Ostensibly about the cultural history of lighthouses, Jazmina Barrera’s book is more about her personal obsession with these unique structures. Barrera’s identity as Mexican plays into her travels and personal anecdotes, as well as into the broader global history of lighthouses. Partly a travelogue, partly an autobiography, the book takes the reader into the mysterious world of lighthouses, and of those who worked in them, trusted them, or have — like the author — found them fascinating.
- Palo Alto: A History of California, Capitalism, and the World
- By Malcolm Harris
A Marxist’s history of California, Malcolm Harris’ book has been one of the most anticipated and talked-about books in U.S. tech media so far this year. It’s full of fun tidbits about the region’s history — like the fact that Bank of America was founded in San Francisco as the “Bank of Italy” — but the bigger ambition of the book shows how colonial expansion shaped the tech industry. It offers a different, quite-overlooked perspective on the consequences Silicon Valley’s power has had, both inside and outside the U.S.
- Latin America
- By Fernanda Melchor
What happens when youth, boredom, social inequality, and gender violence combine in the confined space of a luxury condo? Fernanda Melchor is one of Mexico’s rising young novelists, capturing through fiction the effects violence has on younger generations from different socioeconomic backgrounds. She writes compelling and crude descriptions of distinct Mexican realities — all crippled by the drug cartels, the government’s corruption, and the general sense of despair that years of a slow war have produced in the country.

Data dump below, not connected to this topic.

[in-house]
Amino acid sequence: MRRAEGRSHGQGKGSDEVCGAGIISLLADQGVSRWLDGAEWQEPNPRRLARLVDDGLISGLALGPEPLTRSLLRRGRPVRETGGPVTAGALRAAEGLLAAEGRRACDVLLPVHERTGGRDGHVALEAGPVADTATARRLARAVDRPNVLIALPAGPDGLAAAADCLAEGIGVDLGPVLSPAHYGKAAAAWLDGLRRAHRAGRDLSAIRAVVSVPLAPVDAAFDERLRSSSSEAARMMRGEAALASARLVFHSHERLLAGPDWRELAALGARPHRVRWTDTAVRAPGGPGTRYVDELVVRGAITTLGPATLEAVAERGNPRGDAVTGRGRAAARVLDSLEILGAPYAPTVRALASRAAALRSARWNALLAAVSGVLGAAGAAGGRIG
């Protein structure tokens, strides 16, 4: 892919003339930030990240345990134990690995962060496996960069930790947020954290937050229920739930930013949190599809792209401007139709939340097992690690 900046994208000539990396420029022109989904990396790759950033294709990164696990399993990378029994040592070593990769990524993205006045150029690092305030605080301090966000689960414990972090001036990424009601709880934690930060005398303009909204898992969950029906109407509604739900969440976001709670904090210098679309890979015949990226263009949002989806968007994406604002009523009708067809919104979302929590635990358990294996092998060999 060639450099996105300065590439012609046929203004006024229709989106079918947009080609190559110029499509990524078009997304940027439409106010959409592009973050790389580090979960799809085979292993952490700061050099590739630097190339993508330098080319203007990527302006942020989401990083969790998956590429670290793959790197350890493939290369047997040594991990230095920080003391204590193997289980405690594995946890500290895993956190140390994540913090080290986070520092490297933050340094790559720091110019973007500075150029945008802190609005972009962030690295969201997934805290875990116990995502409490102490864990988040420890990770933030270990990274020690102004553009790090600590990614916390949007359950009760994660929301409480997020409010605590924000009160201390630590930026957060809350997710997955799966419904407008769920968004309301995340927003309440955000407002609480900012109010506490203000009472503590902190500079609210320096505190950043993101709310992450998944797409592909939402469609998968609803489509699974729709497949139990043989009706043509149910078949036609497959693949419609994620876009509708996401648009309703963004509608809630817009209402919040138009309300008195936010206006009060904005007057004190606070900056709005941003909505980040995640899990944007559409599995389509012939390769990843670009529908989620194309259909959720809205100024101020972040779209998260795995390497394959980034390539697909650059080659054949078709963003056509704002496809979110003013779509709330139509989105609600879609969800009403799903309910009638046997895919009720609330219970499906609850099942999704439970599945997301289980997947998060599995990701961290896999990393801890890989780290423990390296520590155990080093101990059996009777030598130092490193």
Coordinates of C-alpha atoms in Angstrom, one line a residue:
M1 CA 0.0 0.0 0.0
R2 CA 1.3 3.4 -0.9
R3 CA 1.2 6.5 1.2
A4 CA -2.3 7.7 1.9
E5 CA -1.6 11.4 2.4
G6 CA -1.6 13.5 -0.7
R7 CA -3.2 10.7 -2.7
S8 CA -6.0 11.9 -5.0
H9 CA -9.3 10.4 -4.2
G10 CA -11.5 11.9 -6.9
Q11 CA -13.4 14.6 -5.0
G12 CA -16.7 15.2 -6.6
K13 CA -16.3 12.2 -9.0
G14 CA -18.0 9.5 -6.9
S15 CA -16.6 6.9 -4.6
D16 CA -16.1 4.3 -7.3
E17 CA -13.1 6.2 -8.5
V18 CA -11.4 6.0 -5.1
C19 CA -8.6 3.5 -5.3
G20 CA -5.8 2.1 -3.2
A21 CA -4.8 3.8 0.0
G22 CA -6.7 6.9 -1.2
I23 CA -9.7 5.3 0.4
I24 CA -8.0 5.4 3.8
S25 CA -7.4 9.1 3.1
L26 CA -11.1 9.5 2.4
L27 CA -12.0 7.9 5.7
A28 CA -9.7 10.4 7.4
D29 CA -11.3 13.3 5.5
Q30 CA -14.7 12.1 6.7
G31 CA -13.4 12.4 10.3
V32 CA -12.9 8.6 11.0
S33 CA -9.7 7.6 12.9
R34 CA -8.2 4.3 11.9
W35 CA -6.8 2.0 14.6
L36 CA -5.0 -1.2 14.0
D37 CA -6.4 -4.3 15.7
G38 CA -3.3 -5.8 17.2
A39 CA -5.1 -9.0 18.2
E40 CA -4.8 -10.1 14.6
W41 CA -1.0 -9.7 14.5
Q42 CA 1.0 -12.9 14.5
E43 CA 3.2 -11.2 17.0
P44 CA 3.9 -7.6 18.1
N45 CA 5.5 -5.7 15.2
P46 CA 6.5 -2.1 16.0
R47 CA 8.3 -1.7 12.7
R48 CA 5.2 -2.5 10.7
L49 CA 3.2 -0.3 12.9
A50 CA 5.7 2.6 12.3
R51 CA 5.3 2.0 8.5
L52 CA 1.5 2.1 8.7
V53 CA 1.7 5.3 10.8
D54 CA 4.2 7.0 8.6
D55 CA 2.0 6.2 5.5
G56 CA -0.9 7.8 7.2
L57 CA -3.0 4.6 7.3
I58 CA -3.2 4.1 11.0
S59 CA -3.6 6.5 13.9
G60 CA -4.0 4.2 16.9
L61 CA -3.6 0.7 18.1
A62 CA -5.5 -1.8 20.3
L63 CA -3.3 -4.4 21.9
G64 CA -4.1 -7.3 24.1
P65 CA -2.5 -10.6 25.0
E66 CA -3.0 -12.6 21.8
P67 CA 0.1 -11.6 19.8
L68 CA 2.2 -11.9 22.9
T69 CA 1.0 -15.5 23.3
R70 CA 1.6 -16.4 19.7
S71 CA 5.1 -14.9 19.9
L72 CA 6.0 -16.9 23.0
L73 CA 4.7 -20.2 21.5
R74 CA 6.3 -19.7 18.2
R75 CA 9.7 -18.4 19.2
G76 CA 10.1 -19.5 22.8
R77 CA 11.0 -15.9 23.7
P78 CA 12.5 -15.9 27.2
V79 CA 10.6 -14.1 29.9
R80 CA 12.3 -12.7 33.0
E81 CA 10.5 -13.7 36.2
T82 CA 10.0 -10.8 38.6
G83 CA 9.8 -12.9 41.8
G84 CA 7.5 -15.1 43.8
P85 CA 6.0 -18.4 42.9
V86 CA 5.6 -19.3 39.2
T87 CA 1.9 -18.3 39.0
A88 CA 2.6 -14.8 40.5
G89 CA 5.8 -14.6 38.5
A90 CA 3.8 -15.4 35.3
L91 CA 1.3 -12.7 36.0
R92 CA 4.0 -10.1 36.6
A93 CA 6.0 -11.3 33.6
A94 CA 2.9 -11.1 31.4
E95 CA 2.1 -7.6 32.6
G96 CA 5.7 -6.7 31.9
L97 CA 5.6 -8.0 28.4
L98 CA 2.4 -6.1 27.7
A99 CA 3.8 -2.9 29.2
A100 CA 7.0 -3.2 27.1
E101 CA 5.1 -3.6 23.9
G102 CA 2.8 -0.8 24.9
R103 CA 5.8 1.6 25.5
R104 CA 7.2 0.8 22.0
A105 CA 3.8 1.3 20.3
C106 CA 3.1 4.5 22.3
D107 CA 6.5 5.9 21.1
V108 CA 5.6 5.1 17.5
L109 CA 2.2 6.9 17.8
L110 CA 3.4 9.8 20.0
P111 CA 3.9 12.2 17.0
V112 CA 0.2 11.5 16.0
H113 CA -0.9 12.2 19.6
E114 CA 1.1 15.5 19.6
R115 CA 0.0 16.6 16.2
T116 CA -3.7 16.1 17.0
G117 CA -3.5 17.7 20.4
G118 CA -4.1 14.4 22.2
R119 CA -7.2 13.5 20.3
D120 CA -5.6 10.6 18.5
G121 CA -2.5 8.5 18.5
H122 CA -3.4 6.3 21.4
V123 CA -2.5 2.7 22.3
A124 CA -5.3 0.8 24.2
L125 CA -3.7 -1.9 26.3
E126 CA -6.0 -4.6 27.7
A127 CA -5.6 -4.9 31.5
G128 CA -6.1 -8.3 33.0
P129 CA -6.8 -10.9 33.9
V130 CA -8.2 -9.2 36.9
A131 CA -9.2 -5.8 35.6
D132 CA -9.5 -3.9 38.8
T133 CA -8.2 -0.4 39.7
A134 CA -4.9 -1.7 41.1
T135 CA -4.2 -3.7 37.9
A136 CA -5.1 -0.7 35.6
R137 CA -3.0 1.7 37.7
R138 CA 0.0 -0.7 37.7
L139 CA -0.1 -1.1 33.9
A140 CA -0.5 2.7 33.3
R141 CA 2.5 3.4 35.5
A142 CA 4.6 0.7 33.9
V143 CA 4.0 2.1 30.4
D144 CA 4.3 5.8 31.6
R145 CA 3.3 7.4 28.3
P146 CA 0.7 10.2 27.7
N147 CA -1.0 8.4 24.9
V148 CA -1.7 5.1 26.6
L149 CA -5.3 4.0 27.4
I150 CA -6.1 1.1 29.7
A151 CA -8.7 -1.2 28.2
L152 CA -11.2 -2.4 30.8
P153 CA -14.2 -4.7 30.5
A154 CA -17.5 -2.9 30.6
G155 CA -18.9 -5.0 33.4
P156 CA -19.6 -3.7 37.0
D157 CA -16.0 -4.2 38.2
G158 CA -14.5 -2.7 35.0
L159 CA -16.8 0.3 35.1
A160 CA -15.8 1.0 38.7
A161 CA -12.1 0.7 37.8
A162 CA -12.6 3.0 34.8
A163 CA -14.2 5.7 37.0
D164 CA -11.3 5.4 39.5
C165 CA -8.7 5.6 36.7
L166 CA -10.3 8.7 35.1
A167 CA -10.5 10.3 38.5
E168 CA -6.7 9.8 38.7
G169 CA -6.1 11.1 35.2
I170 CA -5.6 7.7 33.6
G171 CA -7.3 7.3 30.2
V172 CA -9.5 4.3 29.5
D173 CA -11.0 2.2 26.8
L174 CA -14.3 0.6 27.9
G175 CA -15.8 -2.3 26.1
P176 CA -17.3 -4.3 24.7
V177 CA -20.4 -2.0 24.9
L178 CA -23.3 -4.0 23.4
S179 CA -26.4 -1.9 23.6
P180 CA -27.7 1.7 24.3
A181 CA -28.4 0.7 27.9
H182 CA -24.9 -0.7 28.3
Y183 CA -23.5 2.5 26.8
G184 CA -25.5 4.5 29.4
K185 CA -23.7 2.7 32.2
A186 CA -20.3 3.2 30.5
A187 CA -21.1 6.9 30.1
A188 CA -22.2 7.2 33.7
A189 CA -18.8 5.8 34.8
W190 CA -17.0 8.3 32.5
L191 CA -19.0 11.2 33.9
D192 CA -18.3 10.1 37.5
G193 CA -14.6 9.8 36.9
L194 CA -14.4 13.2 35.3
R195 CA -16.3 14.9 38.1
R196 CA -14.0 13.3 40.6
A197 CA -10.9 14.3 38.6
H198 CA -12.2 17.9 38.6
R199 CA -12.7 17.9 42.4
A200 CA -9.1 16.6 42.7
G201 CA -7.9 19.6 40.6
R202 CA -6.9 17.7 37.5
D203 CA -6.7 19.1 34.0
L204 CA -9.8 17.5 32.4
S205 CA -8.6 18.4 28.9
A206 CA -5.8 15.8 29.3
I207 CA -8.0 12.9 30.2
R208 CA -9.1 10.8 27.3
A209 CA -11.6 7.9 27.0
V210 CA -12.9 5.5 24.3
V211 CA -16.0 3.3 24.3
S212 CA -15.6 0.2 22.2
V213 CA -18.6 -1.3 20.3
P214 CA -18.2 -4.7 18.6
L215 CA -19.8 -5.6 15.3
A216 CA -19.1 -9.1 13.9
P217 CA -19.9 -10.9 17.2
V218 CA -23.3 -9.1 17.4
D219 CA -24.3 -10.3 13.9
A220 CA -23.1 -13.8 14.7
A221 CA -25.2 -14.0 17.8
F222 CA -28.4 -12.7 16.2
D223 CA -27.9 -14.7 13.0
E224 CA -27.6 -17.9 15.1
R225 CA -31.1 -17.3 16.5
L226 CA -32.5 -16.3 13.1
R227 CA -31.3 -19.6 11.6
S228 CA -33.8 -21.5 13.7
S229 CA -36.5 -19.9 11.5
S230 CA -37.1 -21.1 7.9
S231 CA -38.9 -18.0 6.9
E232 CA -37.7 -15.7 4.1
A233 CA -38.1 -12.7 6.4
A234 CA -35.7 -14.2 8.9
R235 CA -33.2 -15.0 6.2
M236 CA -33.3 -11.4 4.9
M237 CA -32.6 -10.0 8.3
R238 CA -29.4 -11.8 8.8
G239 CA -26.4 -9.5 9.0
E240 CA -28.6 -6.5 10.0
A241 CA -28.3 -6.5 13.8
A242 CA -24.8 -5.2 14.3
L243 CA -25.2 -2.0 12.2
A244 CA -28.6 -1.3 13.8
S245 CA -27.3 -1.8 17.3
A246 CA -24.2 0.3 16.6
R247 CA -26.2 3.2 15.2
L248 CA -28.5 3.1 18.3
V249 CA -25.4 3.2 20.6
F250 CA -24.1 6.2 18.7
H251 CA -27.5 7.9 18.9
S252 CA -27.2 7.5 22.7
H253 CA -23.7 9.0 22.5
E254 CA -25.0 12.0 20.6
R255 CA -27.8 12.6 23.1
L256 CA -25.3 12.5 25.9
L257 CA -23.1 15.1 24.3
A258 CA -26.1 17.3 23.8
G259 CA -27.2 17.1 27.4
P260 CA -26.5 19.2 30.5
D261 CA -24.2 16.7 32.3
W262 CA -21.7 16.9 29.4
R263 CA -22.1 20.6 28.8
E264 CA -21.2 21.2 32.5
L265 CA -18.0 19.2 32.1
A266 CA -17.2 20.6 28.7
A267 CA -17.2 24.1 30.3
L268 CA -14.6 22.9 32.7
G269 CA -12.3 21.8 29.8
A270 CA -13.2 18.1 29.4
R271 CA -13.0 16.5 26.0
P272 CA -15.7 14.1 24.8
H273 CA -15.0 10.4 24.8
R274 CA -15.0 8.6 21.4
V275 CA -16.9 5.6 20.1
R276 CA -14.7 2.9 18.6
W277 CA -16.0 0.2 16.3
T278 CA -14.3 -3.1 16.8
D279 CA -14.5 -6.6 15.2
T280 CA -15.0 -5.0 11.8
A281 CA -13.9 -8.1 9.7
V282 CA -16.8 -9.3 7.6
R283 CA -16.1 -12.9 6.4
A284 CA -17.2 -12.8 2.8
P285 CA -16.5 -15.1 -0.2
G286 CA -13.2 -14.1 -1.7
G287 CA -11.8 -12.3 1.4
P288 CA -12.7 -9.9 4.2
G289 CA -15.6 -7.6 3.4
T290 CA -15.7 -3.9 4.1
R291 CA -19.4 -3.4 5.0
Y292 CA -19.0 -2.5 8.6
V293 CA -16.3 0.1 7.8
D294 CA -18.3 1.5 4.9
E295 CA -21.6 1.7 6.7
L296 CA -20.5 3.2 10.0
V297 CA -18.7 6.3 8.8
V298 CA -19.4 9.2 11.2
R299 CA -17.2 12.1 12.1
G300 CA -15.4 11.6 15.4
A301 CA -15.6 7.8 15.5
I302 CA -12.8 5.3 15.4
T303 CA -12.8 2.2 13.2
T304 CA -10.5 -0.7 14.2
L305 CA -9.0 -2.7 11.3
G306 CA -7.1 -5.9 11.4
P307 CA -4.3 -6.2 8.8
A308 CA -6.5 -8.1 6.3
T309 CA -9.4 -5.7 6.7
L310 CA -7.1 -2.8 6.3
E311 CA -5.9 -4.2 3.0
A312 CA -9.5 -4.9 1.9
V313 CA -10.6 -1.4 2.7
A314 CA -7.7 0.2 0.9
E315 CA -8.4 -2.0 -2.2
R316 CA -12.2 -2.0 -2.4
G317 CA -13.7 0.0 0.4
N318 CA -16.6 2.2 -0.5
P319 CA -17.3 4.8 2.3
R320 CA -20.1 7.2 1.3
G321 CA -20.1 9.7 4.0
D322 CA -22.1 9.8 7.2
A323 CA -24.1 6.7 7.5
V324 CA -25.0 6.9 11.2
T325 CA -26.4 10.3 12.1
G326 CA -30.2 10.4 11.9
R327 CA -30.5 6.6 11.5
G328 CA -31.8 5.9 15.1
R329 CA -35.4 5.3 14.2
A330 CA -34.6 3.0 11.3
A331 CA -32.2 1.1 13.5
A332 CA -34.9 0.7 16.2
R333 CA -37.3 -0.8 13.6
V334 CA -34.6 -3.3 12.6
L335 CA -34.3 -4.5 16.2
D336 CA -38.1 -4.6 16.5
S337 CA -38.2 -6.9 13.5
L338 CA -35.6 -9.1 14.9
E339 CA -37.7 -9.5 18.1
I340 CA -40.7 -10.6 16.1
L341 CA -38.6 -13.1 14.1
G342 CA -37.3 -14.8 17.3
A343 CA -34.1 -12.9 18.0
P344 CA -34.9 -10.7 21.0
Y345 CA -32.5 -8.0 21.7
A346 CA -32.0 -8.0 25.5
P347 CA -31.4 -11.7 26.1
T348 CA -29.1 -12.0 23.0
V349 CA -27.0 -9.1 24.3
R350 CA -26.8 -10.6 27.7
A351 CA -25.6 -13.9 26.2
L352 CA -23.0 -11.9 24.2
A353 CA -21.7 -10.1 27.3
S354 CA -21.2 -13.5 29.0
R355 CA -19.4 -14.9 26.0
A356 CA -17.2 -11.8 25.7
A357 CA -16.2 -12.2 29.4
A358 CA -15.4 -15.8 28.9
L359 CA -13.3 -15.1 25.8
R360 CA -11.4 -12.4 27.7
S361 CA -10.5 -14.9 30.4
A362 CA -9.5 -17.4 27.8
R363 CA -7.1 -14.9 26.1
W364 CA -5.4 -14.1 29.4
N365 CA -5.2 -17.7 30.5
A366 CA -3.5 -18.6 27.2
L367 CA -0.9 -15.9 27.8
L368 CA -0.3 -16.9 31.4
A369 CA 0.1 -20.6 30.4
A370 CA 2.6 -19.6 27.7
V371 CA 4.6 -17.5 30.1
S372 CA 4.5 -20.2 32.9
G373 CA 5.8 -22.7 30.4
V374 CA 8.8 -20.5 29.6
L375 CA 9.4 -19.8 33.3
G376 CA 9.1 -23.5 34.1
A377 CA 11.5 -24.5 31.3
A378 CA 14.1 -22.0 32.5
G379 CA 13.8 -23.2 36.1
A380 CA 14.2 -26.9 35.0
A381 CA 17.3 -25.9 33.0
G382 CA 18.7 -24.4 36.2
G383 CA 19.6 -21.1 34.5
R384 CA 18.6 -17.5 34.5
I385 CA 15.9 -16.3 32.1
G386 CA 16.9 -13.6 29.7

- The Pleasure of Thinking
- By Wang Xiaobo
The book compiles the newly translated essays of Wang Xiaobo, one of the most influential and overlooked contemporary Chinese intellectuals. Although Wang passed away from cancer in 1997, his way of thinking — wry, humorous, fiercely independent, undogmatic — has shaped an entire generation of university students and grassroots intellectuals in China. One of the essays in the collection, “The Silent Majority,” sheds some light on why and how people choose to remain silent in repressive societies, and why others decide to speak out.
Author profile by Los Angeles Review of Books
Buy from Penguin Random House (English translation available in July)
- South Asia
- The Seven Moons of Maali Almeida
- By Shehan Karunatilaka
Set in Sri Lanka during the civil war of the 1980s, this ghost story follows a dead war photographer as he moves between real life and the afterlife, trying to uncover the mystery of his own death. Shehan Karunatilaka is a Sri Lankan who has lived through his country’s conflict. While his novel offers an insight into the nation’s dark past, Karunatilaka’s genre-defying work blends humor and supernatural satire with a thoughtful perspective on contemporary politics in the region. The novel won the 2022 Booker Prize.
Author profile by The Guardian
- Amit Chaudhuri
This novel by the multifaceted Amit Chaudhuri — poet, essayist, singer, and music composer — revolves around a young, unnamed Indian man living in Berlin, and the experiences of alienation and intimacy he undergoes during that stay. The people he meets there, both Indian and Western, make him question his identity and the ways in which he engages with the local culture. It’s beautifully written — spare yet emotionally raw, full of fascinating details of place and time and personal impression.
Review by The Wall Street Journal
Buy from New York Review Books
- Latin America
- Una Cita Con La Lady (A Date With That Lady)
- By Mateo García Elizondo
This novel offers a terrifying look into a man’s failure to overdose in a small town that wants him gone. This is what an old hamlet in the middle of nowhere looks like in 21st century Mexico: no sombreros or mariachis, just a lot of beer and constant background music, as the voices of lost and dead loved ones haunt the protagonist’s recurring trips on an ever-waning supply of the titular drug, heroin (The Lady). This is García Elizondo’s debut novel.
Author profile in The Guardian